Chapter 11. System Principles and Release Handling

Now that we know how to implement and use existing OTP behaviors, organize them in supervision trees with special processes, and package them in applications, the time has come to group these applications together into an Erlang node that can be started up as one unit. In many programming languages, packaging is a problem handled by the operating system. In Erlang, this is handled in OTP by creating a release, where a system consists of one or more possibly different releases. Each node runs a release, either on a single host or in a distributed environment. Standard releases allow your system to follow a generic structure that not only is target independent, but can be managed and upgraded with tools independent of the underlying operating system. So, while Erlang’s release process might appear complicated, it is as easy to create a release (if not easier) as it would be to create a non-Erlang package. If we think of the packaging hierarchy in Erlang, we start with a function, followed by a module bundled in an application. An Erlang node consists of a set of loosely coupled applications, grouped together in a release.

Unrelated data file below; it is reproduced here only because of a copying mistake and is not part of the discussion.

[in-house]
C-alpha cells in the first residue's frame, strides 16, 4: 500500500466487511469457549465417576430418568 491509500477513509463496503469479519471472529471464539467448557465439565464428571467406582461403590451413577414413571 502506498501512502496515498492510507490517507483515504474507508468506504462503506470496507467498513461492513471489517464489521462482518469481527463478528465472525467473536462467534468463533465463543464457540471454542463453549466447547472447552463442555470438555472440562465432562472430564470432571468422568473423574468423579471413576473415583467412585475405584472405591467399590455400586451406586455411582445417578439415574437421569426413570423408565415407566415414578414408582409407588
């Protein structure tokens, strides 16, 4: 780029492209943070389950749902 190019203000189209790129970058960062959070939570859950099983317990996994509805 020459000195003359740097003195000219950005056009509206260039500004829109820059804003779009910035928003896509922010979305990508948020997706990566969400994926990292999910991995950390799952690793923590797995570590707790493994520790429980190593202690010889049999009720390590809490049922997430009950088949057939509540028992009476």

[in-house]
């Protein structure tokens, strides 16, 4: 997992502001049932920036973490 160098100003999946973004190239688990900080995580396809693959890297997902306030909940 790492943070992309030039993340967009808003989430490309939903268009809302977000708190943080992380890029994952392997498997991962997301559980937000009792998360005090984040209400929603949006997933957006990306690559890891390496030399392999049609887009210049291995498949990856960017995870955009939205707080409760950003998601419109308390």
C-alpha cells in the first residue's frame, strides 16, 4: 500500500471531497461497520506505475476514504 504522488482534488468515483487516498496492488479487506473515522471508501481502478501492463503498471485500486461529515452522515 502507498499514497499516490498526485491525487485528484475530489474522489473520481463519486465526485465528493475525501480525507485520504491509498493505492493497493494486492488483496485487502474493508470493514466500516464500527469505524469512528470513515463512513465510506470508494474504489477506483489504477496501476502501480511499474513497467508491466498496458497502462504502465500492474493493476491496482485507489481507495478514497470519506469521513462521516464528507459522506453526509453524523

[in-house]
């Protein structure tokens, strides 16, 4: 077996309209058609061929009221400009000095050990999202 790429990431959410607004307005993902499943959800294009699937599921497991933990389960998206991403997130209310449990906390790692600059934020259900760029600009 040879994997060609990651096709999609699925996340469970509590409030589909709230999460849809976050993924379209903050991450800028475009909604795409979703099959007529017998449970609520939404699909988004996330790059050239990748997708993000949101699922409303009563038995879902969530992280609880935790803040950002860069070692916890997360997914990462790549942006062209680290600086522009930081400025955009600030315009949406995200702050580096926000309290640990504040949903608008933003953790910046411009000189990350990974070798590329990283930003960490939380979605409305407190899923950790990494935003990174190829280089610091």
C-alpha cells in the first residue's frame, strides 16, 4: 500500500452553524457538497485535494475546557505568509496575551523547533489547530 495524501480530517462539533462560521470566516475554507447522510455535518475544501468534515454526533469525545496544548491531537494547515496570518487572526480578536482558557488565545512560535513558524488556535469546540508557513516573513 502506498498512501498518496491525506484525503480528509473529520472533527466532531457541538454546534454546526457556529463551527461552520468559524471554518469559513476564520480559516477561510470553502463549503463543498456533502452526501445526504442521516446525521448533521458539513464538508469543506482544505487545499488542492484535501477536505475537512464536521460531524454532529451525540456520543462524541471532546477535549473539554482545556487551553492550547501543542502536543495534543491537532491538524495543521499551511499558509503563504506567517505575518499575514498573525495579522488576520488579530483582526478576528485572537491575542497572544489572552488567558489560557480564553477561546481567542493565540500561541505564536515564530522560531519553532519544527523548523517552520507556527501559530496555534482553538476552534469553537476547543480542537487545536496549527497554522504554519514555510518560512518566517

You might not have realized it, but when you installed Erlang on your computer, you installed the standard release. What differs between a standard release and the ones you create yourself are the applications that are loaded and started together, along with their configuration parameters. The underlying Erlang runtime ...

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